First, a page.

Voting With Your Middle Finger

There’s nothing shameful about voting. Just do it in private, and wash your hands afterward.

Normally, it isn’t polite to announce how you voted, and some people will lie about whether they vote, how often they vote, or what they think about while voting. Especially that last one.

I follow those rules. For the most part, I’ve felt comfortable admitting that I vote, but not terribly comfortable going into explicit detail. However, given recent events, I feel it’s time I overcome my shame and confess yet another of my sins: I’m an anarchist voter.

Like most anarchist voters, I have a strong predilection for protesting via voter belligerence. I use my vote not so much as an opportunity to participate in the democratic process but as a way to tell our collective power structure where it can go and what it can do with itself once it gets there.

It’s meaningless, and part of what allows me to indulge in this anti-social behavior is the certain knowledge that my protest vote won’t actually do anything. Everyone else will tend to vote sensibly, and the world will keep on keeping on as it serenely orbits the sun.

The problem comes once too many of the rest of you idjits decide to join me. We can’t all be anarchist voters. Some of us have to adult1 and cast our votes responsibly. Britain and the vote to leave the European Union2 show what happens when the anarchist voter bloc reaches critical mass: You go from protest vote to half the city being on fire. Sort of like how police brutality trials used to play out in Los Angeles.

We can’t all be anarchist voters. Some of us have to adult and cast our votes responsibly.

There is a second segment of anarchist voters that takes a less active approach to civil protest: the nonvoters. Some of these are simply uninterested in politics or participation, some are terrified of being called up for jury duty, and many are convinced that their vote would have no bearing on the electoral outcome and, therefore, there’s no good reason to take the time and trouble to cast it.

All valid points, especially the jury duty thing. I think we’d live in a more entertaining democracy if jury duty worked the opposite way: If only nonvoters got called up, we’d see both a surge in voting and (I suspect) a surge in really entertaining jury verdicts.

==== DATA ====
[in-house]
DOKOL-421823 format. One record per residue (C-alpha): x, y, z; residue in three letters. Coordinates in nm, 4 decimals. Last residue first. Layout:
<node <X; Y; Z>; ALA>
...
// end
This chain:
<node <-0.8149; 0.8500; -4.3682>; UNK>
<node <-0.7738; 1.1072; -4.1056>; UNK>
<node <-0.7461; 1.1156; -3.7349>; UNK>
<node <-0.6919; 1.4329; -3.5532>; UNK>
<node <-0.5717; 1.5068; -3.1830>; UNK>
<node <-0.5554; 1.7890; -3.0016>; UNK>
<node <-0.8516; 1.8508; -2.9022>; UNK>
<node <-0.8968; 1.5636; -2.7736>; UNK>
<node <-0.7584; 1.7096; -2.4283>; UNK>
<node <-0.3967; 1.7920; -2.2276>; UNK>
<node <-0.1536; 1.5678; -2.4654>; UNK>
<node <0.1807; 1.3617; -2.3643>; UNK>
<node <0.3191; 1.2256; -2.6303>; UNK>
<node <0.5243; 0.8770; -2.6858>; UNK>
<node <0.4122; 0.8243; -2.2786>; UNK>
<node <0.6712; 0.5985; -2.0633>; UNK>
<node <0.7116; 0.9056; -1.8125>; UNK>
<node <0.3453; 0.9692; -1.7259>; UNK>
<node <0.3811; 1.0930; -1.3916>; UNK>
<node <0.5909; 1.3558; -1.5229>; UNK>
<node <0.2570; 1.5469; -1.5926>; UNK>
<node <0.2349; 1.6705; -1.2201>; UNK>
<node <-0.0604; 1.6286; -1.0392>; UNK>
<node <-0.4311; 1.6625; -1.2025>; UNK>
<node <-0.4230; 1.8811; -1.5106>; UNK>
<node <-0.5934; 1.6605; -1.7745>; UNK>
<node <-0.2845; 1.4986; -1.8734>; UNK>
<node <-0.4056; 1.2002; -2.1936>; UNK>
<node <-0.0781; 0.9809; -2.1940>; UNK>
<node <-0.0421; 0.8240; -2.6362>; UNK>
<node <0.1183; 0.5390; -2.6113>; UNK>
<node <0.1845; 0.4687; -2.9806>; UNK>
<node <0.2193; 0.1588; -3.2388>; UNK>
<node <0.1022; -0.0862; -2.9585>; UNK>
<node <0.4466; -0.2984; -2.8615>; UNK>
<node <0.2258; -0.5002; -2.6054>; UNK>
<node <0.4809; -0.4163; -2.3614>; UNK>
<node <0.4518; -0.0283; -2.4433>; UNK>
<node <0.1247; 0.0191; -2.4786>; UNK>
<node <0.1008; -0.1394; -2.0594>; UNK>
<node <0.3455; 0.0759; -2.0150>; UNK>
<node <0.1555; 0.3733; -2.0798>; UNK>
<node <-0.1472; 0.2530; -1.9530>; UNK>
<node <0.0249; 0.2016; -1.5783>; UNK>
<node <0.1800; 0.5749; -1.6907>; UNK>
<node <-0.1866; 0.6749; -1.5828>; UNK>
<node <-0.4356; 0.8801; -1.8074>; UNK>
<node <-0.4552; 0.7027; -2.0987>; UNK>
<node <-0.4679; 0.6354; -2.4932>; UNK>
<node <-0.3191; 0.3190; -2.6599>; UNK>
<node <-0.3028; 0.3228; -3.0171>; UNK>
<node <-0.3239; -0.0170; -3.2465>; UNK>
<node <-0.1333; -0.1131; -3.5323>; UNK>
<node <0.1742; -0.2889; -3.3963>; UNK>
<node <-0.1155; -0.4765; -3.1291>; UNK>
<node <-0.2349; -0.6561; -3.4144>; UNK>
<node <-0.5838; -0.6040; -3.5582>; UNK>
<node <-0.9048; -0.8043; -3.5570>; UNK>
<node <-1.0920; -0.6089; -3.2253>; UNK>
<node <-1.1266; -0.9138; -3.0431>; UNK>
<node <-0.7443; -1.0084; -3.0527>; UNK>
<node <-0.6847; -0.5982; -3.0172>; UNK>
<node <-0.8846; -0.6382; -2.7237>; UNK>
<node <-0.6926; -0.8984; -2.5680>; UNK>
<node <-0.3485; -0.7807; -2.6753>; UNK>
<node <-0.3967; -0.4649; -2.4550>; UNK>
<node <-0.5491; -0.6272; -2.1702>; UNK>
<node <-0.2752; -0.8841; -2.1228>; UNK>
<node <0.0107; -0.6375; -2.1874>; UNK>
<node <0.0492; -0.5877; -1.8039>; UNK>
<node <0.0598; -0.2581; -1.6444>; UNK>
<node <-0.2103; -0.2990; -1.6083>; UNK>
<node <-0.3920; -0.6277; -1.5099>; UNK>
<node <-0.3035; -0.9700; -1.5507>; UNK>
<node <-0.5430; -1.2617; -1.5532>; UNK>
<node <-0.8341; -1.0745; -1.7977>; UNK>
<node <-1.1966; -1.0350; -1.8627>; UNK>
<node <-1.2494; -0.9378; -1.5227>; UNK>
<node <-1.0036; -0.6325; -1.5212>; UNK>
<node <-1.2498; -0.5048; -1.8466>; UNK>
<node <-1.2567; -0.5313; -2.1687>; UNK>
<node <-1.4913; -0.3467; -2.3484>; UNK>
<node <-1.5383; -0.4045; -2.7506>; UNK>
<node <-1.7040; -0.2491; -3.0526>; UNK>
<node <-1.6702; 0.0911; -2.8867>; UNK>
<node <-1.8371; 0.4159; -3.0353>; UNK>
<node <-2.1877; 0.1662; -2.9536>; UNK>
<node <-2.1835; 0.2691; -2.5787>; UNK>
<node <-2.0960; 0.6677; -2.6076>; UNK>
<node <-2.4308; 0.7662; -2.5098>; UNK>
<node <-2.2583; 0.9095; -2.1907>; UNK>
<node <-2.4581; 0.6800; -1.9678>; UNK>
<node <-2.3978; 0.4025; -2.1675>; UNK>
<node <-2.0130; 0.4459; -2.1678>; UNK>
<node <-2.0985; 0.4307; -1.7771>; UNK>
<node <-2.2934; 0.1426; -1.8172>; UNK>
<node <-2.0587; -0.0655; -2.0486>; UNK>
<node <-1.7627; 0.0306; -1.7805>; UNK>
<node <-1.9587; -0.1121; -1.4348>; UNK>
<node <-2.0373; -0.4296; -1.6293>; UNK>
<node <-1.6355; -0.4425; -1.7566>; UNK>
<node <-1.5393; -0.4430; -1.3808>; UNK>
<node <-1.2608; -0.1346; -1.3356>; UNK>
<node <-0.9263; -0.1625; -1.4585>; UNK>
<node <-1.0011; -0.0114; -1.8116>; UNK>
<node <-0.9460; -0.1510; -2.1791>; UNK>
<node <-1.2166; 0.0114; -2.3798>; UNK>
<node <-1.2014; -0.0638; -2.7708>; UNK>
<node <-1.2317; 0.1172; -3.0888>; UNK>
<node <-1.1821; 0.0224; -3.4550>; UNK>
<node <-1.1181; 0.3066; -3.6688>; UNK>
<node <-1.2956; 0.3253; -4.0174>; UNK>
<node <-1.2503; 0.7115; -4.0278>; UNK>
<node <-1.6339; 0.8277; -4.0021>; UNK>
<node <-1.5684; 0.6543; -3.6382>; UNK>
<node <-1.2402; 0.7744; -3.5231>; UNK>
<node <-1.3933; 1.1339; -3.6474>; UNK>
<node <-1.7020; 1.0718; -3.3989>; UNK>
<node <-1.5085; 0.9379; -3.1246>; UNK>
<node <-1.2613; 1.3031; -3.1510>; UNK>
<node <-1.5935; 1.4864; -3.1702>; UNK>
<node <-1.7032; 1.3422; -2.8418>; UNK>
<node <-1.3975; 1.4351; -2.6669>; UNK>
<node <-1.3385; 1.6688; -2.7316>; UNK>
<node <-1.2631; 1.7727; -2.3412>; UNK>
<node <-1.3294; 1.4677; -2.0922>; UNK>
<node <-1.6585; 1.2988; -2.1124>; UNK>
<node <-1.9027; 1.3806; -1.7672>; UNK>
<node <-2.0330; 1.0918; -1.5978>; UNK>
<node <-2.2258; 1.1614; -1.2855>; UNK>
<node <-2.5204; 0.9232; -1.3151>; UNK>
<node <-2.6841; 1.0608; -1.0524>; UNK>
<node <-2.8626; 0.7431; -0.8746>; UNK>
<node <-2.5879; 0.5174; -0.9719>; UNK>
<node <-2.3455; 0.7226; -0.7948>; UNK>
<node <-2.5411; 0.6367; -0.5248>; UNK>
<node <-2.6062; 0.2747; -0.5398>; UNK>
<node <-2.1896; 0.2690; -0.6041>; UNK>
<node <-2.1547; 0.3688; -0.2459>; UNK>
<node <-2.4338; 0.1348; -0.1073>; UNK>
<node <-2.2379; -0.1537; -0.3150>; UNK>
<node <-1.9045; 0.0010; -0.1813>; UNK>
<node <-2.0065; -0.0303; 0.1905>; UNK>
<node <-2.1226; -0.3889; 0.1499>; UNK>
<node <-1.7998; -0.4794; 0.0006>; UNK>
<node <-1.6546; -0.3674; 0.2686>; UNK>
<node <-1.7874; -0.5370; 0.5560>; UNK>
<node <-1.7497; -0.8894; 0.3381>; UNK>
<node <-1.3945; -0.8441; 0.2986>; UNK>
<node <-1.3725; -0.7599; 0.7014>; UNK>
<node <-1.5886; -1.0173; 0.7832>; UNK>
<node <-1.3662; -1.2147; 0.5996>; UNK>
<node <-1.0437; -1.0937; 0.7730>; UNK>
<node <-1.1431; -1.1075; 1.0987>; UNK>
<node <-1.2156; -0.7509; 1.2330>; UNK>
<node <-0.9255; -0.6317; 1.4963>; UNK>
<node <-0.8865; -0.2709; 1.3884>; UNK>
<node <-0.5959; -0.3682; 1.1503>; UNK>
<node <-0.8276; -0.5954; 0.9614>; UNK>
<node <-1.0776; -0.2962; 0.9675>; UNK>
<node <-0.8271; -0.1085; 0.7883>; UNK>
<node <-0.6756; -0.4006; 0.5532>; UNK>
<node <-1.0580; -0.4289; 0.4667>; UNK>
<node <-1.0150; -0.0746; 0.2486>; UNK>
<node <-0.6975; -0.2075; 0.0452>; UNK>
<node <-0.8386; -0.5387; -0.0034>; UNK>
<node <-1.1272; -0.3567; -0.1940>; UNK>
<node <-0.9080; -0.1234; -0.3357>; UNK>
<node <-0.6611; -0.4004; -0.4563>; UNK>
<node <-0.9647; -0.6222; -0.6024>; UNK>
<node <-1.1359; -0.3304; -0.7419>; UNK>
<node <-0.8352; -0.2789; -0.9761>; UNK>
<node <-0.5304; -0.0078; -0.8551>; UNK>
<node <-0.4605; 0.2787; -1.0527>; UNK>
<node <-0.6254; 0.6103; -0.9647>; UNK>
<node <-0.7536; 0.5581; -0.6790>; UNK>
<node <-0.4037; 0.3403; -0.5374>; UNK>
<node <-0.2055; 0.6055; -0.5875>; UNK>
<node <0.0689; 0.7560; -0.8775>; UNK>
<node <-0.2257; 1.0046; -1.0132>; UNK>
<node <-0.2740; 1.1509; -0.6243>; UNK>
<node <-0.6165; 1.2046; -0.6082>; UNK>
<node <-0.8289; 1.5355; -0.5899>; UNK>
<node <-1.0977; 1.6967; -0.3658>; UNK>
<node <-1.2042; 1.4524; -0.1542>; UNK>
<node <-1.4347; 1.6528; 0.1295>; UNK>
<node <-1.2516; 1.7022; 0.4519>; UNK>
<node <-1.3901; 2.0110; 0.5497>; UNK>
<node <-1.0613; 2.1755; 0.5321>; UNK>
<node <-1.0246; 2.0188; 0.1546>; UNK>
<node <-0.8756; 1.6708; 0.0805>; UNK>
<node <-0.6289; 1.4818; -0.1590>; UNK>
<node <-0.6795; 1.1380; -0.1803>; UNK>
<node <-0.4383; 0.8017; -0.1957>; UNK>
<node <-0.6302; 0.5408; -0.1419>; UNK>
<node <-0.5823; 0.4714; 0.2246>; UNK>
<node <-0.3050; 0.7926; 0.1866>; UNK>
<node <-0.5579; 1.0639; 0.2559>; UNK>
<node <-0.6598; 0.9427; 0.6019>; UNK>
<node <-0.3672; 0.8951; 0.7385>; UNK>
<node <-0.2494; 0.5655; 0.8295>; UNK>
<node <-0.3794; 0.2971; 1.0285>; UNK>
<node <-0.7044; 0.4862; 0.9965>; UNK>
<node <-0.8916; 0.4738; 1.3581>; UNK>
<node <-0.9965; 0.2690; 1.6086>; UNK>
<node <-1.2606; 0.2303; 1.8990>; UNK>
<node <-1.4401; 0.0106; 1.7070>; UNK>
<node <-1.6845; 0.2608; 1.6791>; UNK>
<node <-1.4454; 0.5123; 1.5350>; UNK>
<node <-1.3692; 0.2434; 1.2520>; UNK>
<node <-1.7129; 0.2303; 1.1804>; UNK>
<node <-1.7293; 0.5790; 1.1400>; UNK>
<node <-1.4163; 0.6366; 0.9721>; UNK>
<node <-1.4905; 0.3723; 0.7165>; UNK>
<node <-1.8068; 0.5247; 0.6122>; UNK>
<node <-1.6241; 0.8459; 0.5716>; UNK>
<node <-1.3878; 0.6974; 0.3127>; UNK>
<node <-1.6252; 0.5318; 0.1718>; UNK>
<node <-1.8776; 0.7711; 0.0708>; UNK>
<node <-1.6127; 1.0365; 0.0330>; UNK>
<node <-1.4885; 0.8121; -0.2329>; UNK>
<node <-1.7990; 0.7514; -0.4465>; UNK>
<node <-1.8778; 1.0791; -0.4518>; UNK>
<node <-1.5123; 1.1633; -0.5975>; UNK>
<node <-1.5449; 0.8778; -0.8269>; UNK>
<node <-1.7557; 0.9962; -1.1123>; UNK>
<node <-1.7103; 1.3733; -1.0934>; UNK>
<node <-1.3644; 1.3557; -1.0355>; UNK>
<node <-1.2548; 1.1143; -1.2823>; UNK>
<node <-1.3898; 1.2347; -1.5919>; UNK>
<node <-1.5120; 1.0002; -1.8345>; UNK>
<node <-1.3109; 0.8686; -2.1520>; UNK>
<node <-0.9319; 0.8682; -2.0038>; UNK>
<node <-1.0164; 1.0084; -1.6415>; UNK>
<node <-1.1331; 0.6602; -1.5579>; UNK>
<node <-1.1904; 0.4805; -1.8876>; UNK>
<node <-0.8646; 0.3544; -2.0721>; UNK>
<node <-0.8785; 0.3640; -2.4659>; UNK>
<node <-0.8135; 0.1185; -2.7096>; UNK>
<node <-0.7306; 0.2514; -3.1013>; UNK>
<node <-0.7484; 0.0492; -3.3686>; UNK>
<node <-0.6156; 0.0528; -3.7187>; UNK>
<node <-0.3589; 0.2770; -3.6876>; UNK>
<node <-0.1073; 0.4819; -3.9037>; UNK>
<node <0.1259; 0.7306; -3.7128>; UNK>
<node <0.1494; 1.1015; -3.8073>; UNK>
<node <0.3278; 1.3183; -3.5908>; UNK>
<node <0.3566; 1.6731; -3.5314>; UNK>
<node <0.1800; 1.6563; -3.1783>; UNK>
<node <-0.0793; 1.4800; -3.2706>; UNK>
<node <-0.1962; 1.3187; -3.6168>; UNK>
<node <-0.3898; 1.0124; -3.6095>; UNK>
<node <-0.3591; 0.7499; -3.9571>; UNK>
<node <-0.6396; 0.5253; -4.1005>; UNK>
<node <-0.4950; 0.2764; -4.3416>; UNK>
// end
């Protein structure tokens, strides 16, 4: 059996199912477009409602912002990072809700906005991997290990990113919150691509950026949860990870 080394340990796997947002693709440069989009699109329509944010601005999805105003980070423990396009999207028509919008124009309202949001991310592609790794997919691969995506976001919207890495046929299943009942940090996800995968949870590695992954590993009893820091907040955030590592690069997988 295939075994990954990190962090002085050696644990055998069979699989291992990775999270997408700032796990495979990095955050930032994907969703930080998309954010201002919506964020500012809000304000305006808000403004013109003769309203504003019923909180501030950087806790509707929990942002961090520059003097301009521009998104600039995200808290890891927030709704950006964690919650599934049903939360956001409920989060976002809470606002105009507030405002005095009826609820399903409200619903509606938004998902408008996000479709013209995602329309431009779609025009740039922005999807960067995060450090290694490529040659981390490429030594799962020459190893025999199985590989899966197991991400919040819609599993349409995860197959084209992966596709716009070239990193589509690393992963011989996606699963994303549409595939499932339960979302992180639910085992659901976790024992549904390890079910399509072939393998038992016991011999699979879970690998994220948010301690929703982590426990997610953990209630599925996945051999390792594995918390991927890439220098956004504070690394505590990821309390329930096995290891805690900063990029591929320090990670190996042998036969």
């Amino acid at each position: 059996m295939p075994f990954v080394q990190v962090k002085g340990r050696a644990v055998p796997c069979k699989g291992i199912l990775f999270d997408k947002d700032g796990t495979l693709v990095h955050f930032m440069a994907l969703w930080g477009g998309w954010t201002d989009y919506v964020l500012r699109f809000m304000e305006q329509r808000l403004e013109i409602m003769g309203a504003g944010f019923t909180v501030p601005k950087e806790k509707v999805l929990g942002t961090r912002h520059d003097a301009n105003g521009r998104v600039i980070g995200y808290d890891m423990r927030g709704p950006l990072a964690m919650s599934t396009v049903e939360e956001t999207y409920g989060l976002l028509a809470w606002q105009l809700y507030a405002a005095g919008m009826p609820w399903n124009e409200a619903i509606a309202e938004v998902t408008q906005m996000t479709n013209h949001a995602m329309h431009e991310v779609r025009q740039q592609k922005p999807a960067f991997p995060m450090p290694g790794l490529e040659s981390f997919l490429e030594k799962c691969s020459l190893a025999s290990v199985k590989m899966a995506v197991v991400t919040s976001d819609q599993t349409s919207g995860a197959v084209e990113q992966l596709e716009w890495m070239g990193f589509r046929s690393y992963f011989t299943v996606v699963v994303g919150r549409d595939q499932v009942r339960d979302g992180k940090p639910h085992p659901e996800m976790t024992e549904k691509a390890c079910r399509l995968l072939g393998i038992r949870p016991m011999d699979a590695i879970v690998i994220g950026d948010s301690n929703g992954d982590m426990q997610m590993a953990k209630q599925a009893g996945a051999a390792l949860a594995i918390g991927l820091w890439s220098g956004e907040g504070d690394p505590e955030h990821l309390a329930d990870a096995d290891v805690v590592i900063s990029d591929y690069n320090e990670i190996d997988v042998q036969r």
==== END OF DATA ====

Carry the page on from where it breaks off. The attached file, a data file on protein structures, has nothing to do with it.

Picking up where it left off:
As many post-apocalyptic interviews have indicated, a goodly portion of the British protest voters were voting that way because they were certain that their vote wouldn’t matter. They didn’t want Britain to leave the EU so much as they wanted to remind politicians that we regular schmucks aren’t happy with our place in the pecking order. Problem is, anarchist voters (by our nature) often miss important details like polling figures.

So, here’s a quick primer for my fellow miscreants: Before going in to lob your vote like some electoral Molotov cocktail, just take a quick couple of minutes to Google your election and ensure that it’s not contested. If you see polling numbers within, say, three points of each other, it’s contested. And if it’s contested, you have to do the mature thing and vote with your brain, not your middle finger. Save your middle finger for special tax easements or changes to pension plans.

Nothing says electoral protest like being part of the eight percent who vote against a revised organizational structure for the state retirement board. That’s a perfectly safe protest vote. Leaving the EU, or electing a nutjob? Entertaining, yes. Safe, no.

Protest votes are fine. Burning the city to the ground is not.

1: Don’t like the millennial habit of using “adult” as a verb? Tough. Youngest generation has dibs on culture. Them’s the rules, son.

2: I refuse to use that stupid term for the British egress from the EU.RedShtick-Top-ColumnStop

About Jared Kendall

A freelance data journalist and father of two, Jared Kendall has been using comedy as a coping mechanism his entire life. Born a Yankee, Jared's twenty-year stint in Baton Rouge still leaves him with one question: "Why'd I move here, again?"

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